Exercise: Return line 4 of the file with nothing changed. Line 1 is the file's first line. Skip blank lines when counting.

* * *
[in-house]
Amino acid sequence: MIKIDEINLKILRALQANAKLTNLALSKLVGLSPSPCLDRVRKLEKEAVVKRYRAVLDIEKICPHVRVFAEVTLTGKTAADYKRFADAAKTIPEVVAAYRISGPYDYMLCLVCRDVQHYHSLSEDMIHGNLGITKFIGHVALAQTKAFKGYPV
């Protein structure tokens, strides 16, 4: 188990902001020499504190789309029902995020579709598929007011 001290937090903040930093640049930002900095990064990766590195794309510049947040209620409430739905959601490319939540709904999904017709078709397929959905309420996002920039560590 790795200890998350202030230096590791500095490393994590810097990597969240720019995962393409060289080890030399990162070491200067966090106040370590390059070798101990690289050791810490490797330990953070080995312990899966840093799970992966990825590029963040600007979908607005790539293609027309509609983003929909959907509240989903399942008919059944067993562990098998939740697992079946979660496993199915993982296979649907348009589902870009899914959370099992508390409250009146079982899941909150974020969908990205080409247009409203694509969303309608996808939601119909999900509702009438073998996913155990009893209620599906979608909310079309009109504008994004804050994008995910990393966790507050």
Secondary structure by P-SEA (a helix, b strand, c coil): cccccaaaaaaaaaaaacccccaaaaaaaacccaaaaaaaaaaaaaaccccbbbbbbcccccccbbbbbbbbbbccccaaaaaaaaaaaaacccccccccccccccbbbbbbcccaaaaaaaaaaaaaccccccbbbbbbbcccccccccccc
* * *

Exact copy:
Secondary structure by P-SEA (a helix, b strand, c coil): cccccaaaaaaaaaaaacccccaaaaaaaacccaaaaaaaaaaaaaaccccbbbbbbcccccccbbbbbbbbbbccccaaaaaaaaaaaaacccccccccccccccbbbbbbcccaaaaaaaaaaaaaccccccbbbbbbbcccccccccccc